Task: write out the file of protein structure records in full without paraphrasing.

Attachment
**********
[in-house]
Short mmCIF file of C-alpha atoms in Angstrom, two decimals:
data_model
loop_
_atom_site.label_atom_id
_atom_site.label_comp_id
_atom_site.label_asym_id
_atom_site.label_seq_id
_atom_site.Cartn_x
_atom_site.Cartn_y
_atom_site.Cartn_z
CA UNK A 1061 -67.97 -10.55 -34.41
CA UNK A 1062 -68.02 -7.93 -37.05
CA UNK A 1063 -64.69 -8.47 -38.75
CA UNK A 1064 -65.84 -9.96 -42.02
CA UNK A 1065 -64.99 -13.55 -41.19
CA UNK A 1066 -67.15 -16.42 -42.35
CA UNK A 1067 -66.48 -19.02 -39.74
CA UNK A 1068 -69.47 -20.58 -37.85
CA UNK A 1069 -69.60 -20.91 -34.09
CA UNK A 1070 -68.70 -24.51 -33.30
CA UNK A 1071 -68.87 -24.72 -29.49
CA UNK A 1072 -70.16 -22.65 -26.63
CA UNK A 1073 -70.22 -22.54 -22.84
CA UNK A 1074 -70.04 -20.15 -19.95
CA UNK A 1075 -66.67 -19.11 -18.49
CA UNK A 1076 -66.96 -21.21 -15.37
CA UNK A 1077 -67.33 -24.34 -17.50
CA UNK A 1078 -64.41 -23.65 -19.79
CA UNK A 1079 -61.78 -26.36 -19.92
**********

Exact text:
[in-house]
Short mmCIF file of C-alpha atoms in Angstrom, two decimals:
data_model
loop_
_atom_site.label_atom_id
_atom_site.label_comp_id
_atom_site.label_asym_id
_atom_site.label_seq_id
_atom_site.Cartn_x
_atom_site.Cartn_y
_atom_site.Cartn_z
CA UNK A 1061 -67.97 -10.55 -34.41
CA UNK A 1062 -68.02 -7.93 -37.05
CA UNK A 1063 -64.69 -8.47 -38.75
CA UNK A 1064 -65.84 -9.96 -42.02
CA UNK A 1065 -64.99 -13.55 -41.19
CA UNK A 1066 -67.15 -16.42 -42.35
CA UNK A 1067 -66.48 -19.02 -39.74
CA UNK A 1068 -69.47 -20.58 -37.85
CA UNK A 1069 -69.60 -20.91 -34.09
CA UNK A 1070 -68.70 -24.51 -33.30
CA UNK A 1071 -68.87 -24.72 -29.49
CA UNK A 1072 -70.16 -22.65 -26.63
CA UNK A 1073 -70.22 -22.54 -22.84
CA UNK A 1074 -70.04 -20.15 -19.95
CA UNK A 1075 -66.67 -19.11 -18.49
CA UNK A 1076 -66.96 -21.21 -15.37
CA UNK A 1077 -67.33 -24.34 -17.50
CA UNK A 1078 -64.41 -23.65 -19.79
CA UNK A 1079 -61.78 -26.36 -19.92